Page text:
Goal: Make a large gift with little
cost to you
Benefit: Current and possibly future income
There are several ways you can
use life insurance as the basis for a charitable gift.
the charity a beneficiary of your Life Insurance Policy
You may wish
to make Saint Joseph's College the beneficiary (or a contingent beneficiary) of
a life insurance policy as a way to make a sizeable future gift. You retain lifetime
ownership of the policy, keeping the right to cash it in, borrow against it, and
change the beneficiary. A gift of this nature is treated much like a bequest made
through your will. Because you retain the ownership of your asset (the policy),
you will not receive an income tax charitable deduction for this future gift or
for your premium payments during your lifetime. The policy's proceeds will be
included in your gross estate, and your estate can take an estate tax charitable
a gift of your policy
You may wish to transfer ownership of a policy
to Saint Joseph's College, or purchase a new policy with Saint Joseph's College
as owner and beneficiary. If you make a Saint Joseph's the owner and beneficiary
of a policy, you are entitled to certain tax advantages.
Since their children had grown up and begun lives on their own, the Walkers decided
to review their finances. They realized that some of the insurance they carried
while the children were dependent on them was
now not really needed. They decided to donate a fully paid-up policy to charity.
Their financial advisor told them that as the policy is paid-up, they are entitled
to a charitable deduction equal to the lessor of the premiums they paid over the
life of the policy or the cost of a comparable replacement policy if purchased
The Walker children were very supportive of the idea. In fact, one
of their children purchased a small whole life policy and designated the charity
as the owner and irrevocable beneficiary. As a result, the annual premiums that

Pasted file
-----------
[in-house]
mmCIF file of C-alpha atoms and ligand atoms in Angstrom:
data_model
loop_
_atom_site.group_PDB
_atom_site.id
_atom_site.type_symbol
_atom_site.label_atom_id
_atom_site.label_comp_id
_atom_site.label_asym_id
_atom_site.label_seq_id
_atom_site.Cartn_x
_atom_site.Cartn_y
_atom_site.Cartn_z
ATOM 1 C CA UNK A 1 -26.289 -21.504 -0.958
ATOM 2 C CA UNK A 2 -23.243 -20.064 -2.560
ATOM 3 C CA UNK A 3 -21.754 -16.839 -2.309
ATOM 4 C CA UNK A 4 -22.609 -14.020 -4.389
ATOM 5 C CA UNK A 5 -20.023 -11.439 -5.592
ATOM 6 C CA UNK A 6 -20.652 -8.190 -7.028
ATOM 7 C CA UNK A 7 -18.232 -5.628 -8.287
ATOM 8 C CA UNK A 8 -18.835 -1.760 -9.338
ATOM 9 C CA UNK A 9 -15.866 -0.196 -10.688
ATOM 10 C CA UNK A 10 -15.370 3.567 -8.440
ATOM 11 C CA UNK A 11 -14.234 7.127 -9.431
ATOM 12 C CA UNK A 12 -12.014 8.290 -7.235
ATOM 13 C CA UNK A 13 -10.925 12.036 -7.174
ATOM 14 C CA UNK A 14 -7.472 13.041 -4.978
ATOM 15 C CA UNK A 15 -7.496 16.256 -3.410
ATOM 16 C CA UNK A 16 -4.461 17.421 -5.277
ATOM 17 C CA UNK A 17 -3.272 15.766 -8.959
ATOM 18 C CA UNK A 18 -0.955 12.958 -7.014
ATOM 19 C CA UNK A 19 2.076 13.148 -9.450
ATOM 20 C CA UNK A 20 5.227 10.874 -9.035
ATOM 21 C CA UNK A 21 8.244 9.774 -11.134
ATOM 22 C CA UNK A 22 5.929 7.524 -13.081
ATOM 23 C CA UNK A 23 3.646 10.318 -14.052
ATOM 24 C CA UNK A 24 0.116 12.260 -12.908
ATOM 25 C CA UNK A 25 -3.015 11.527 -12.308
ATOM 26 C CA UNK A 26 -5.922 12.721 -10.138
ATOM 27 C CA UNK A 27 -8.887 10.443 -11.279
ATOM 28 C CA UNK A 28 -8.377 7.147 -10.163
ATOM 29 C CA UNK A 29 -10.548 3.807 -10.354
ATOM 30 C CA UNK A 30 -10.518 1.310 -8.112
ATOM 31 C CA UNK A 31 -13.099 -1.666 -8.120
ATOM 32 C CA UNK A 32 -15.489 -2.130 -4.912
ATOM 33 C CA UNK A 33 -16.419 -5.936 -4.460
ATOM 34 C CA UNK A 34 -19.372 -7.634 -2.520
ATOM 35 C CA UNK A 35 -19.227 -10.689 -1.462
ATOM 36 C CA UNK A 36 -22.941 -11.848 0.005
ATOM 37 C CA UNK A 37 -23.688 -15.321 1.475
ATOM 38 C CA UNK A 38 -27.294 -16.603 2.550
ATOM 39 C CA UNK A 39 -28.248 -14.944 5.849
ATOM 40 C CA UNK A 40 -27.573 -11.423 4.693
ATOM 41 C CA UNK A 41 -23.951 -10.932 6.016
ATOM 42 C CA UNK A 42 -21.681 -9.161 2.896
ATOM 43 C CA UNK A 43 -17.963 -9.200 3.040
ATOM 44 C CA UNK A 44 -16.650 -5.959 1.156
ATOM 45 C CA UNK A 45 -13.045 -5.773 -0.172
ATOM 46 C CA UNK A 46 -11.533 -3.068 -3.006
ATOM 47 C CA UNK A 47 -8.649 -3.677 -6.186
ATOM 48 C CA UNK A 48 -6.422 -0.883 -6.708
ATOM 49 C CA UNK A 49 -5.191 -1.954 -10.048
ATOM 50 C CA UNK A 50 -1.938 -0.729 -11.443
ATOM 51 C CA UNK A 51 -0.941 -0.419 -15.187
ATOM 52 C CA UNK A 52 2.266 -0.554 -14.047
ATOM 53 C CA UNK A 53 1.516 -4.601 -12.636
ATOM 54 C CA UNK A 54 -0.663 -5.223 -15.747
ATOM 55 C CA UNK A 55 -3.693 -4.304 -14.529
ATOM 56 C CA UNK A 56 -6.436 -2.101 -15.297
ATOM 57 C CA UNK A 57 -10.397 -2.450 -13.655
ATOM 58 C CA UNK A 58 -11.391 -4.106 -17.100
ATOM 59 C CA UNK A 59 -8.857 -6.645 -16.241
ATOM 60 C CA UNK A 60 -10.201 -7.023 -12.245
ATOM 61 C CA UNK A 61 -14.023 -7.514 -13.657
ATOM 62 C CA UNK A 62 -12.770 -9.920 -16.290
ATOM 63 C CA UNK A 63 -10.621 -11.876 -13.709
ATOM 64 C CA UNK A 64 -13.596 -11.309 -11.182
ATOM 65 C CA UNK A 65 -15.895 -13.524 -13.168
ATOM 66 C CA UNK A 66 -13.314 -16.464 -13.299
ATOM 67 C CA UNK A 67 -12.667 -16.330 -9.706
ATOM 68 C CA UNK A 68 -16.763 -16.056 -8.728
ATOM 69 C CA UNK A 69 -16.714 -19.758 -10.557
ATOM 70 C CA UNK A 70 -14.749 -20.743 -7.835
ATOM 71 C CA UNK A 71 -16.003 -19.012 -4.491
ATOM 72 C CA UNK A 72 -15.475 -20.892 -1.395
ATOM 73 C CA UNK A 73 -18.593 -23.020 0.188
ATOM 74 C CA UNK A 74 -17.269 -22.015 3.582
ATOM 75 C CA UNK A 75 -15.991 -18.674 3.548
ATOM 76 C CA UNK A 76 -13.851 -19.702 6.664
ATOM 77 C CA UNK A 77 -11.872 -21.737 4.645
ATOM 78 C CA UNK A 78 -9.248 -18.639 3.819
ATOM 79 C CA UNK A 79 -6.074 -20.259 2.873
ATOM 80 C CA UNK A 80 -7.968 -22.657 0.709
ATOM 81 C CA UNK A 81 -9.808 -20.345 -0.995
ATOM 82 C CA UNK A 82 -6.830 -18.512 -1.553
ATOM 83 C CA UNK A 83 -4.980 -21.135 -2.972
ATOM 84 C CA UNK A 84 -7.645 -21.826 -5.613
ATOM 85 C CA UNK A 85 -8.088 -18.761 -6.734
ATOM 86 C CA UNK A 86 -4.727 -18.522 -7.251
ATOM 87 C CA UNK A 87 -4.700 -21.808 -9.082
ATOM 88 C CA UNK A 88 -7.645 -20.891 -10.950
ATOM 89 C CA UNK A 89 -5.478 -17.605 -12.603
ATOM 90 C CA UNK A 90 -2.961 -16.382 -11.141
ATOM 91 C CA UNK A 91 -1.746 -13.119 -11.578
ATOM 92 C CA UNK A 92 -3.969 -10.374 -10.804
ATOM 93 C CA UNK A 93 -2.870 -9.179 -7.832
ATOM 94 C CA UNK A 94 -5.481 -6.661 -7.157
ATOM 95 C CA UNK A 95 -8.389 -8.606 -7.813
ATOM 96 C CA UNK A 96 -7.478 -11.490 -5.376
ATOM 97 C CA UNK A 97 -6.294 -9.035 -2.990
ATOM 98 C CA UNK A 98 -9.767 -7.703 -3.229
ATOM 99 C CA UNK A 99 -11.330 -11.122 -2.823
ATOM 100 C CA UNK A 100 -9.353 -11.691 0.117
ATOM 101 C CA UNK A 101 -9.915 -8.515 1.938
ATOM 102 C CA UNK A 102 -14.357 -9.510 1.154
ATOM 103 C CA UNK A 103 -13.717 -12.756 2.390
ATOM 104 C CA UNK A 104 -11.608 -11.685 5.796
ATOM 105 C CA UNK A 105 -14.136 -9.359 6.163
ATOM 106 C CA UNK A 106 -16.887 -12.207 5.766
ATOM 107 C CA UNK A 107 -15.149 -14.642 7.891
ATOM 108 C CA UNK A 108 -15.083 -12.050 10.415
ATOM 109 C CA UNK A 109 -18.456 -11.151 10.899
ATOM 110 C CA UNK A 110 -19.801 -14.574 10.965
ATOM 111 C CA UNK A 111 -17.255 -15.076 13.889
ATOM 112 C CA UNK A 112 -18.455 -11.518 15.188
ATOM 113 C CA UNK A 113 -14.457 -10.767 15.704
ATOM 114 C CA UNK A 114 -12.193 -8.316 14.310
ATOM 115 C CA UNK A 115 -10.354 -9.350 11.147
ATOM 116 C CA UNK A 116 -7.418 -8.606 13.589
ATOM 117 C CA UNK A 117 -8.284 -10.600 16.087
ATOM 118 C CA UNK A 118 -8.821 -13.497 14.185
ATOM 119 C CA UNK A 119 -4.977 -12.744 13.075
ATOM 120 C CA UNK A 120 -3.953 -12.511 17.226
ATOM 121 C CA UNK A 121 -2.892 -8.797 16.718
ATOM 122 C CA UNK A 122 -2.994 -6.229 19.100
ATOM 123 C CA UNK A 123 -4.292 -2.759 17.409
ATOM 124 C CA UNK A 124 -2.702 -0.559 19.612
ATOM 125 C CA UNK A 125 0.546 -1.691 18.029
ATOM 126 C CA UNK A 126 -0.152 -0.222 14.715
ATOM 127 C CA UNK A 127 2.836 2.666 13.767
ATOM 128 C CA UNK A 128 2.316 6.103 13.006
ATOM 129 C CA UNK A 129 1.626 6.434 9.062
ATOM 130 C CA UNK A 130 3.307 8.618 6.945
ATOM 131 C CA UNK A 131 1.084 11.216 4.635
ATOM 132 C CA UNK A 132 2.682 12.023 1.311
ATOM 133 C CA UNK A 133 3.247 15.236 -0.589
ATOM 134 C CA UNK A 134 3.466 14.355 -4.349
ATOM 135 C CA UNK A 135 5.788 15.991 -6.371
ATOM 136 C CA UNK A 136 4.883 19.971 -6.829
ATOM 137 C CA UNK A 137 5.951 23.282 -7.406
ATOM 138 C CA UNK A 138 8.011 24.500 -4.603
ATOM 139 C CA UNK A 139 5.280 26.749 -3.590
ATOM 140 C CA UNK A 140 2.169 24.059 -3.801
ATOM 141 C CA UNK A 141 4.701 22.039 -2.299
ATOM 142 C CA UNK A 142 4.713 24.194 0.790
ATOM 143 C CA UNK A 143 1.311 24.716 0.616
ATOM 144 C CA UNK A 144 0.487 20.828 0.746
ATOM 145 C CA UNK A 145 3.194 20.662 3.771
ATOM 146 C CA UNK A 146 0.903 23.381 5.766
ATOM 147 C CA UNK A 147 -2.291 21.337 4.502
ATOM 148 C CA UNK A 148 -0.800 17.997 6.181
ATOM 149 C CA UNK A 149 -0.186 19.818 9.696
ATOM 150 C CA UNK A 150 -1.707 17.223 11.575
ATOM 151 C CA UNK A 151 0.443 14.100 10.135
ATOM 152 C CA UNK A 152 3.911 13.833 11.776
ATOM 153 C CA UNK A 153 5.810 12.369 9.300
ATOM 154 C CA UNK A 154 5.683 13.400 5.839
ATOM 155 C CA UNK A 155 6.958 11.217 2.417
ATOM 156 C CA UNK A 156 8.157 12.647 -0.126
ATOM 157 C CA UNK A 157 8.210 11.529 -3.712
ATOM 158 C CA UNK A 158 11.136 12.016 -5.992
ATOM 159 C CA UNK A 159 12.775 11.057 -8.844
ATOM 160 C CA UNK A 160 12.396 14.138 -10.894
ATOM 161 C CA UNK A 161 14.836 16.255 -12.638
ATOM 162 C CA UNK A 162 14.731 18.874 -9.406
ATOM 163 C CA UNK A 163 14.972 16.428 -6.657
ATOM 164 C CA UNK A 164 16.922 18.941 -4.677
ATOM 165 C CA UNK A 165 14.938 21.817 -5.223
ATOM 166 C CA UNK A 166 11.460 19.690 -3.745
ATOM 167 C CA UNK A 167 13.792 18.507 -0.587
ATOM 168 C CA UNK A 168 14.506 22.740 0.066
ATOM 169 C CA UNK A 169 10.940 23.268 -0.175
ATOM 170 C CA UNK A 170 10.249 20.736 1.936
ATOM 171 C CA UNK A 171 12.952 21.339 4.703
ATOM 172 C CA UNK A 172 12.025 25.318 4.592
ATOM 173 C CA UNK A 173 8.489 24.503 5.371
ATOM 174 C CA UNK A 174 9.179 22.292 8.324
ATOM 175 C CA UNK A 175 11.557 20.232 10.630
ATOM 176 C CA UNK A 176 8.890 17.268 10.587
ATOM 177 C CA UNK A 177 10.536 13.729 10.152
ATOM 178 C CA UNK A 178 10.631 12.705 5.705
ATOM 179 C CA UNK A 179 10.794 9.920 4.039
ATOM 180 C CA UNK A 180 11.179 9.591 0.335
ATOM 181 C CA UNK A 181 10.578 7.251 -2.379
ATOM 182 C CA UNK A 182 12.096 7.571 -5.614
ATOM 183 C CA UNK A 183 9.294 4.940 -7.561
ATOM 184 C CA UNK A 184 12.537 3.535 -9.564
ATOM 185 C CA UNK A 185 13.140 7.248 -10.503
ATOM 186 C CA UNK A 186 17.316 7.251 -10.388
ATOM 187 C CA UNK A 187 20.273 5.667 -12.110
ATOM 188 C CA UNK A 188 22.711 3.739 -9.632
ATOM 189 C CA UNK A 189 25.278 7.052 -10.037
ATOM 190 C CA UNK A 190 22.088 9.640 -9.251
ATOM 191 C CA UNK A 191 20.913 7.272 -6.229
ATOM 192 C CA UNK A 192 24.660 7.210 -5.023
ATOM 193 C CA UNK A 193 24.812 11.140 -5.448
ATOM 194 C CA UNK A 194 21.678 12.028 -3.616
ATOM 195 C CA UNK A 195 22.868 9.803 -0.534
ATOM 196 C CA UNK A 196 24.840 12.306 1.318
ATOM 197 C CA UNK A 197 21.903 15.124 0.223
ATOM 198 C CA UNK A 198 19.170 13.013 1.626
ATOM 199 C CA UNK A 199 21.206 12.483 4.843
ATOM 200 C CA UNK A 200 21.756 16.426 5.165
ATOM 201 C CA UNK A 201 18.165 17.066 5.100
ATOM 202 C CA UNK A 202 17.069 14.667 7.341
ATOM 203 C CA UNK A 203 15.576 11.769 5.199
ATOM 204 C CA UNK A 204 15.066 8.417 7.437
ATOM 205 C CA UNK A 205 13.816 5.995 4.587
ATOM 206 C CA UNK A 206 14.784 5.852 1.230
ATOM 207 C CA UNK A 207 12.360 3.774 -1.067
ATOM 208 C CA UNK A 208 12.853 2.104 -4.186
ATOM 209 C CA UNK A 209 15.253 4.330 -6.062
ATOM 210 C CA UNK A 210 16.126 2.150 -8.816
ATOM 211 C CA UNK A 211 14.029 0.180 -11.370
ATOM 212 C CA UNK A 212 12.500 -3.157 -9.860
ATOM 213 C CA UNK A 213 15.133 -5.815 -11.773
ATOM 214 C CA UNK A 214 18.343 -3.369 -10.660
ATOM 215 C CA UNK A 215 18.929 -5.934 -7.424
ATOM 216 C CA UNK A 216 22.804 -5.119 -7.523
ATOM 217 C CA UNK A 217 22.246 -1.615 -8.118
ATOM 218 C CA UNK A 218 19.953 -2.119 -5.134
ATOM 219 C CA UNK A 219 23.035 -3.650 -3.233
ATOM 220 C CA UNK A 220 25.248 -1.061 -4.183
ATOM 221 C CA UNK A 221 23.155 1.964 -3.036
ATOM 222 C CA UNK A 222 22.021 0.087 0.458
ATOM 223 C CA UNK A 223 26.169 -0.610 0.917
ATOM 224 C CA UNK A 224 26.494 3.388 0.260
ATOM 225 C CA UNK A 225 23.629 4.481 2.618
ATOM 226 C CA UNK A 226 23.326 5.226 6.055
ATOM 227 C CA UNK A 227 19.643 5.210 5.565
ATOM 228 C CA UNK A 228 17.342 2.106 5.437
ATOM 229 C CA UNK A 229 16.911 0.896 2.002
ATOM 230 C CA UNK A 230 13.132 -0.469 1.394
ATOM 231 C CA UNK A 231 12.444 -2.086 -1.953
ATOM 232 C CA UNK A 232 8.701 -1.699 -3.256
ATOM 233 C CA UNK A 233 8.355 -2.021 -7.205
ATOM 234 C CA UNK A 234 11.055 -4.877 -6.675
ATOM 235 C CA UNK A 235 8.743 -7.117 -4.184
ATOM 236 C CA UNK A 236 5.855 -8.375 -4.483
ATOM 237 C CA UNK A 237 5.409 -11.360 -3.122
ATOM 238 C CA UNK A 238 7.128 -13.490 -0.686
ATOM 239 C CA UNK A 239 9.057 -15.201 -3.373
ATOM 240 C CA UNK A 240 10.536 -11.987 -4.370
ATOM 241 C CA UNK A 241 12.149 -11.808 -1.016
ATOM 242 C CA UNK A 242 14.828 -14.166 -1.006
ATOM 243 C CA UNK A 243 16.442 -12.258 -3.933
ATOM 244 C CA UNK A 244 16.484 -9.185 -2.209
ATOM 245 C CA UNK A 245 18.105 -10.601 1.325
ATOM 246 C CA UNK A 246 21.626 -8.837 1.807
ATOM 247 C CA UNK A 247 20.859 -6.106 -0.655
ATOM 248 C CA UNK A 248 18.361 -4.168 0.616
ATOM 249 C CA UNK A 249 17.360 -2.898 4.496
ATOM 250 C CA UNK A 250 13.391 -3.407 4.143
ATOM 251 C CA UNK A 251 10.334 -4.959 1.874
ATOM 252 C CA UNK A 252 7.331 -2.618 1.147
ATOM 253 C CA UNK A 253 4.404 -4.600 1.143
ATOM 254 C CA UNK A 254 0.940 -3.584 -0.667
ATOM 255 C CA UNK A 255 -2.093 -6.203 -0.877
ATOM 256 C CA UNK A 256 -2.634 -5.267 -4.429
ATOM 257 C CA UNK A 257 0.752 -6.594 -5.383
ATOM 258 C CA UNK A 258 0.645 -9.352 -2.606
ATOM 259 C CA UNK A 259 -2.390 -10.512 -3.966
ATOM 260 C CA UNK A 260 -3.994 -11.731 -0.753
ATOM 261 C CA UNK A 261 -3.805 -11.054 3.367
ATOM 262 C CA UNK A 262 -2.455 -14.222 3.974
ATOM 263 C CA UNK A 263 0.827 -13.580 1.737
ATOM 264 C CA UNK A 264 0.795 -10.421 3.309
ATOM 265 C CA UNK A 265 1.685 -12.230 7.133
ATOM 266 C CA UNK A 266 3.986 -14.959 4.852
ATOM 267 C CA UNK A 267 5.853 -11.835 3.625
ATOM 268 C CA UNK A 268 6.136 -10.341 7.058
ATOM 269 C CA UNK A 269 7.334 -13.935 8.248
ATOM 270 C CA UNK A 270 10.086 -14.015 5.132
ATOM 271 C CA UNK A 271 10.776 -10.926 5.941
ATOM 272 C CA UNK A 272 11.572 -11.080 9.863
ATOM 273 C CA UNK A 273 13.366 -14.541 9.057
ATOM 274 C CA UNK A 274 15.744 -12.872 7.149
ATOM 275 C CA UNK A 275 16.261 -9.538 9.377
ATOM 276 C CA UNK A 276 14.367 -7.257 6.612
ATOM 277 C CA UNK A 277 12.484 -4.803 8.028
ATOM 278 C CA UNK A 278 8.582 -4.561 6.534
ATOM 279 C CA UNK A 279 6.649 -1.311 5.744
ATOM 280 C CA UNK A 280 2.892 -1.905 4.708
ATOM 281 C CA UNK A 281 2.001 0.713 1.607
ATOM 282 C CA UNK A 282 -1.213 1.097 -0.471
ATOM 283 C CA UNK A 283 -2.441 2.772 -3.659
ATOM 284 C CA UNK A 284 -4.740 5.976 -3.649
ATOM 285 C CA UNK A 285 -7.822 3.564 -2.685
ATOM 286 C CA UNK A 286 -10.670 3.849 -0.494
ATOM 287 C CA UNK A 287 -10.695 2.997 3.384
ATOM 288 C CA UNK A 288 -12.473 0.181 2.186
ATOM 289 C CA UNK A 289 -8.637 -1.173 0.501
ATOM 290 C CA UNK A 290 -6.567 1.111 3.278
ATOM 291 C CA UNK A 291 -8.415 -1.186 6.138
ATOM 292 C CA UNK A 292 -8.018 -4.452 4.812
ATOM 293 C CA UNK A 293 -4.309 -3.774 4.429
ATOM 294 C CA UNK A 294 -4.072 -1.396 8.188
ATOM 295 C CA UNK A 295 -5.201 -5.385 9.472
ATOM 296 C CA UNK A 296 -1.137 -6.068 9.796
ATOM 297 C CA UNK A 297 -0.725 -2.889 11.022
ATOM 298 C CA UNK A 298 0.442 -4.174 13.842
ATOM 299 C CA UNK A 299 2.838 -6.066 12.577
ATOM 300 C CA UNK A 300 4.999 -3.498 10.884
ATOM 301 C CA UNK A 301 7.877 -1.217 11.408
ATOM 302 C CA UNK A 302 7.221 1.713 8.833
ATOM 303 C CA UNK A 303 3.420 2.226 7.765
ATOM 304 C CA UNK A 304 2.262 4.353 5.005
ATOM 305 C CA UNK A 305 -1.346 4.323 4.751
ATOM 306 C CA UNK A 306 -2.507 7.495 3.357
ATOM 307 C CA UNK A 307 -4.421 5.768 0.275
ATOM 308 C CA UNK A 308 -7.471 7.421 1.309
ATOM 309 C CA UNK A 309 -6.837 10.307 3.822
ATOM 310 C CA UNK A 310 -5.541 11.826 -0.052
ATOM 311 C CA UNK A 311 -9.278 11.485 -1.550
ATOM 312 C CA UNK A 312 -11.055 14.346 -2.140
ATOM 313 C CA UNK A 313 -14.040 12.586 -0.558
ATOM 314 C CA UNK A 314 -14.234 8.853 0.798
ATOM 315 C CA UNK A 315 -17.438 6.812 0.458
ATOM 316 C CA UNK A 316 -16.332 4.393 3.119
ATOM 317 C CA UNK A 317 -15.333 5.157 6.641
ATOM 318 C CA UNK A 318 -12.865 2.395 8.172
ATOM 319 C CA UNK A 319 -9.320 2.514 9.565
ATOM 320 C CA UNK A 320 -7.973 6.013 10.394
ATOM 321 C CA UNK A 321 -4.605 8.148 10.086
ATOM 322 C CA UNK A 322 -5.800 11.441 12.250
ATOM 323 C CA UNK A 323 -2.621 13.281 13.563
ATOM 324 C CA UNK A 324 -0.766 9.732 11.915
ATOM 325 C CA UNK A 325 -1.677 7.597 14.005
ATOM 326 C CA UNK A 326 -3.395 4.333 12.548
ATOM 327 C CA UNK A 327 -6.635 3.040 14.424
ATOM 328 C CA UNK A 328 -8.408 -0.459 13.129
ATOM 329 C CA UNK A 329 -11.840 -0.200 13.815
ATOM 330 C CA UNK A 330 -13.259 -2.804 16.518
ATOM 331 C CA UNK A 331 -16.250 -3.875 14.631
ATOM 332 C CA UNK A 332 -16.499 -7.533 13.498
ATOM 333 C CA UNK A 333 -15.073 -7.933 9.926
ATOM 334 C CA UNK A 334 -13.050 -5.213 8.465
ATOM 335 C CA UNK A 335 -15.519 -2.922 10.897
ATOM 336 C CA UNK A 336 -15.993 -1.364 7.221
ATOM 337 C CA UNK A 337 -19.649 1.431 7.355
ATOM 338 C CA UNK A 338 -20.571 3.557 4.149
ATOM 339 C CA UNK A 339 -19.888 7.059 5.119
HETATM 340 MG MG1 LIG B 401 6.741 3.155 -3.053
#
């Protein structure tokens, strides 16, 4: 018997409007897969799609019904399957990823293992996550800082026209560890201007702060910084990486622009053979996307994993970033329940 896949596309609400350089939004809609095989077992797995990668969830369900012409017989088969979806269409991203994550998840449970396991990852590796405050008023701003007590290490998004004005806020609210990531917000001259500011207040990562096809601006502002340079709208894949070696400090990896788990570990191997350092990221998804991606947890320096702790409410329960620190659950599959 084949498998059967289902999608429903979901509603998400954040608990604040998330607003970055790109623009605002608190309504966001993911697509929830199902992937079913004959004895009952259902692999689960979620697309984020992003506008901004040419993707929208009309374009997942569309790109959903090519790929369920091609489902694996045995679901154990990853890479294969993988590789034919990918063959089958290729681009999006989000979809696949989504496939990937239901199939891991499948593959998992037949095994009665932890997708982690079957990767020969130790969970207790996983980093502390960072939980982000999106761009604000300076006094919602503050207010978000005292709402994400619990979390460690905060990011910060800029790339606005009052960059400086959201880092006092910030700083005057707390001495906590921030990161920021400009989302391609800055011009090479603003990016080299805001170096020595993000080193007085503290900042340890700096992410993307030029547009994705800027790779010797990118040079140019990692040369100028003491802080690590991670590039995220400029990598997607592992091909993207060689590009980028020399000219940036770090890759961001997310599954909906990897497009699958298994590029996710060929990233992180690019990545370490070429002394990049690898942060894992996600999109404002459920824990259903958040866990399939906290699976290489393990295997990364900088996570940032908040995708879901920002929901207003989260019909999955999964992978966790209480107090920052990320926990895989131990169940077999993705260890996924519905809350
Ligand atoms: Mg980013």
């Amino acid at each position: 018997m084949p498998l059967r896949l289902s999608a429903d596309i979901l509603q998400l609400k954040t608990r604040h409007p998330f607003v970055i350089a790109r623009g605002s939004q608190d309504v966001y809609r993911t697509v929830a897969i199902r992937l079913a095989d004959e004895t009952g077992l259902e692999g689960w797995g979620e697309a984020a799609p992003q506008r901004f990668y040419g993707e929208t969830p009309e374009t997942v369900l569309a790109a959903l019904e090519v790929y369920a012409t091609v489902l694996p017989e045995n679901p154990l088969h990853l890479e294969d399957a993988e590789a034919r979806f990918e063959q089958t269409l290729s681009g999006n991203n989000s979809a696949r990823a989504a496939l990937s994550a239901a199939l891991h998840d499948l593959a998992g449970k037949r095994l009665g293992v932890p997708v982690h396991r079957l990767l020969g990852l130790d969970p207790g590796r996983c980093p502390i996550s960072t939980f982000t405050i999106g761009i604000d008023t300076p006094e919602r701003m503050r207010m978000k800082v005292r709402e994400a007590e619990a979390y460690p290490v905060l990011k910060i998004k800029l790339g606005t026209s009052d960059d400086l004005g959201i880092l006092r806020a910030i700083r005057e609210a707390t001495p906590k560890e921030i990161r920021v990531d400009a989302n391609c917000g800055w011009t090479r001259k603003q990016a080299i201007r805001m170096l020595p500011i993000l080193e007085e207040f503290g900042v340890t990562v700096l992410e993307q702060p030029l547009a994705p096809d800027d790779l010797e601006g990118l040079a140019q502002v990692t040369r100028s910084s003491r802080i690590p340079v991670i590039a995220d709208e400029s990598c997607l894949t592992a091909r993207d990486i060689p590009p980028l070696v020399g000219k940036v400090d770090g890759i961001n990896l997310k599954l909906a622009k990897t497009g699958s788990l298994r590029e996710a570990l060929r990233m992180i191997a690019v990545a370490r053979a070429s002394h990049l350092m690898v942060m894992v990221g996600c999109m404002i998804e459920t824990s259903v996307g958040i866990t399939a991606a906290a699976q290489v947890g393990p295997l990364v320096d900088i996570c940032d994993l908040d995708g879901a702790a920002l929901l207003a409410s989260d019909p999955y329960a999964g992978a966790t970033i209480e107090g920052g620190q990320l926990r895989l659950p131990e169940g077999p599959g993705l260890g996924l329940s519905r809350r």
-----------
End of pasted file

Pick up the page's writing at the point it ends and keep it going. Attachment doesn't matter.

are paid are a charitable deduction.
using life insurance
A donor may make a current gift to Saint Joseph's
College and receive a charitable tax deduction. At the same time, the donor may
purchase life insurance to replace the donated amount or perhaps, the amount after
estate tax that the beneficiaries would have received. Depending on the circumstances,
the charitable tax savings and any life income resulting from the gift may defray
the cost of the wealth replacement insurance premiums.
John Abbott, age 68, wants to make a gift that will ultimately be used
to purchase equipment for a charity he has supported for years, but he is also
concerned for his children and their futures. He creates a 6 percent Charitable
Remainder Unitrust for $100,000, which yields a tax savings to him of $13,307.
He then purchases a $100,000 whole life insurance policy that will maintain his
children's inheritance. His annual premium payments are $4,500, which he pays
for the first three years from his tax savings and subsequently with the increased
income from his trust.
Creating a Life Insurance Trust
You may want to set up an Irrevocable Life Insurance Trust (ILIT). An
ILIT removes the life insurance from your estate to help reduce estate tax while
providing other benefits. For example, upon one's death, the proceeds of the life
insurance policy may remain in the trust to provide income for the surviving spouse,
but stays outside of the spouse's estate for estate tax purposes. Or, the trust
could be used to distribute proceeds to children of a previous marriage. Although
ILITs can be expensive and more complicated than owning life insurance directly,
they may be an attractive option in certain situations.
Return to the Legacy Giving home page or to Legacy Giving Options.
For more information or a confidential discussion of your charitable options, please email or call the Senior Director of Development, Jean Maginnis, at 207-893-7899.
Please note, individual financial circumstances
will vary. The information on this site does not constitute legal or tax advice, either in whole or in part. Donor stories and photographs are for purposes of illustration
only. As with all tax and estate planning, please consult your attorney
or estate specialist. All material is copyrighted and is for viewing purposes
only. Use of this site signifies your agreement with the terms
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